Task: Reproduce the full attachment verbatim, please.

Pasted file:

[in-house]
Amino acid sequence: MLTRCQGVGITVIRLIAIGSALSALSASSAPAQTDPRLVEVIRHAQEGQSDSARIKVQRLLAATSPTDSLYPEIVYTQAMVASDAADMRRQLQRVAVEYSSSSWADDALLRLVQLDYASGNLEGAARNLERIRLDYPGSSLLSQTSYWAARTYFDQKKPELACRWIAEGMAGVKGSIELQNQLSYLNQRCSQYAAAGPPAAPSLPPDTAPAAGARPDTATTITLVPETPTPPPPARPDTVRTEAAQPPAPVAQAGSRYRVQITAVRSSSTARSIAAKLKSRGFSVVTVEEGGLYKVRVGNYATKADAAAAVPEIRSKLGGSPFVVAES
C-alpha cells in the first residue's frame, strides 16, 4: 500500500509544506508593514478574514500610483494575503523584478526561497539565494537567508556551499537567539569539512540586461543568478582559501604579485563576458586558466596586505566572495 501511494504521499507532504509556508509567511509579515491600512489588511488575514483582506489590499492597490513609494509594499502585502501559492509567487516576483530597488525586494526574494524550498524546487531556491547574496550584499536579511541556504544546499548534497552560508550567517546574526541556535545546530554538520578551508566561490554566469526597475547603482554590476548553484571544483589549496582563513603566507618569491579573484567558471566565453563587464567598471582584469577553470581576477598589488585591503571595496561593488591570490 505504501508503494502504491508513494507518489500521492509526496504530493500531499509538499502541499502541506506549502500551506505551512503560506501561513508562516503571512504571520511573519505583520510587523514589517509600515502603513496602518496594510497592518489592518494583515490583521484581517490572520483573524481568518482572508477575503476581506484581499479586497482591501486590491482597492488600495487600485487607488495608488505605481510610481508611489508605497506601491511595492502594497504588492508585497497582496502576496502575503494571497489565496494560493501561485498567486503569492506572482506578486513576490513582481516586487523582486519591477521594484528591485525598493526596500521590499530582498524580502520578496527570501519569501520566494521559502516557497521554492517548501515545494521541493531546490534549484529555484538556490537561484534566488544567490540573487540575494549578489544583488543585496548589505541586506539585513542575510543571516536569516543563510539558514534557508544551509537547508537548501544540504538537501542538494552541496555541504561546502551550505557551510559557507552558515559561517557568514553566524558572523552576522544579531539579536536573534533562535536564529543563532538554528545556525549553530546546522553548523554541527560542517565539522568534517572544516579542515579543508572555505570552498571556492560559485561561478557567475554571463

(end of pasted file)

[in-house]
Amino acid sequence: MLTRCQGVGITVIRLIAIGSALSALSASSAPAQTDPRLVEVIRHAQEGQSDSARIKVQRLLAATSPTDSLYPEIVYTQAMVASDAADMRRQLQRVAVEYSSSSWADDALLRLVQLDYASGNLEGAARNLERIRLDYPGSSLLSQTSYWAARTYFDQKKPELACRWIAEGMAGVKGSIELQNQLSYLNQRCSQYAAAGPPAAPSLPPDTAPAAGARPDTATTITLVPETPTPPPPARPDTVRTEAAQPPAPVAQAGSRYRVQITAVRSSSTARSIAAKLKSRGFSVVTVEEGGLYKVRVGNYATKADAAAAVPEIRSKLGGSPFVVAES
C-alpha cells in the first residue's frame, strides 16, 4: 500500500509544506508593514478574514500610483494575503523584478526561497539565494537567508556551499537567539569539512540586461543568478582559501604579485563576458586558466596586505566572495 501511494504521499507532504509556508509567511509579515491600512489588511488575514483582506489590499492597490513609494509594499502585502501559492509567487516576483530597488525586494526574494524550498524546487531556491547574496550584499536579511541556504544546499548534497552560508550567517546574526541556535545546530554538520578551508566561490554566469526597475547603482554590476548553484571544483589549496582563513603566507618569491579573484567558471566565453563587464567598471582584469577553470581576477598589488585591503571595496561593488591570490 505504501508503494502504491508513494507518489500521492509526496504530493500531499509538499502541499502541506506549502500551506505551512503560506501561513508562516503571512504571520511573519505583520510587523514589517509600515502603513496602518496594510497592518489592518494583515490583521484581517490572520483573524481568518482572508477575503476581506484581499479586497482591501486590491482597492488600495487600485487607488495608488505605481510610481508611489508605497506601491511595492502594497504588492508585497497582496502576496502575503494571497489565496494560493501561485498567486503569492506572482506578486513576490513582481516586487523582486519591477521594484528591485525598493526596500521590499530582498524580502520578496527570501519569501520566494521559502516557497521554492517548501515545494521541493531546490534549484529555484538556490537561484534566488544567490540573487540575494549578489544583488543585496548589505541586506539585513542575510543571516536569516543563510539558514534557508544551509537547508537548501544540504538537501542538494552541496555541504561546502551550505557551510559557507552558515559561517557568514553566524558572523552576522544579531539579536536573534533562535536564529543563532538554528545556525549553530546546522553548523554541527560542517565539522568534517572544516579542515579543508572555505570552498571556492560559485561561478557567475554571463